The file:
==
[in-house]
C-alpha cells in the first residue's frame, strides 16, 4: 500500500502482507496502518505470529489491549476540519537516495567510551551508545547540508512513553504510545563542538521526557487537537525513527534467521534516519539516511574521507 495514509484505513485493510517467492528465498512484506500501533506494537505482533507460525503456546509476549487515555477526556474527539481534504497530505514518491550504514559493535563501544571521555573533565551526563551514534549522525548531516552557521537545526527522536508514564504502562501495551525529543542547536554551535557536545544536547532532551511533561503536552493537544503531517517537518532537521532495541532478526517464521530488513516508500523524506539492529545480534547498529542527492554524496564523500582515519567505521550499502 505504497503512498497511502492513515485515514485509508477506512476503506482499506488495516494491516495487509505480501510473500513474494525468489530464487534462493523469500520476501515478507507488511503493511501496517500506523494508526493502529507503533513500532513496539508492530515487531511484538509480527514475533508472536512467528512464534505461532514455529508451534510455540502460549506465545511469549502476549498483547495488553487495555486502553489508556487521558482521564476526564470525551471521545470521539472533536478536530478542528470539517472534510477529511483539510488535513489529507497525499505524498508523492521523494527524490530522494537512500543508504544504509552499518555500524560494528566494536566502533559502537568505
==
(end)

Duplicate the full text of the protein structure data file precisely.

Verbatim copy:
[in-house]
C-alpha cells in the first residue's frame, strides 16, 4: 500500500502482507496502518505470529489491549476540519537516495567510551551508545547540508512513553504510545563542538521526557487537537525513527534467521534516519539516511574521507 495514509484505513485493510517467492528465498512484506500501533506494537505482533507460525503456546509476549487515555477526556474527539481534504497530505514518491550504514559493535563501544571521555573533565551526563551514534549522525548531516552557521537545526527522536508514564504502562501495551525529543542547536554551535557536545544536547532532551511533561503536552493537544503531517517537518532537521532495541532478526517464521530488513516508500523524506539492529545480534547498529542527492554524496564523500582515519567505521550499502 505504497503512498497511502492513515485515514485509508477506512476503506482499506488495516494491516495487509505480501510473500513474494525468489530464487534462493523469500520476501515478507507488511503493511501496517500506523494508526493502529507503533513500532513496539508492530515487531511484538509480527514475533508472536512467528512464534505461532514455529508451534510455540502460549506465545511469549502476549498483547495488553487495555486502553489508556487521558482521564476526564470525551471521545470521539472533536478536530478542528470539517472534510477529511483539510488535513489529507497525499505524498508523492521523494527524490530522494537512500543508504544504509552499518555500524560494528566494536566502533559502537568505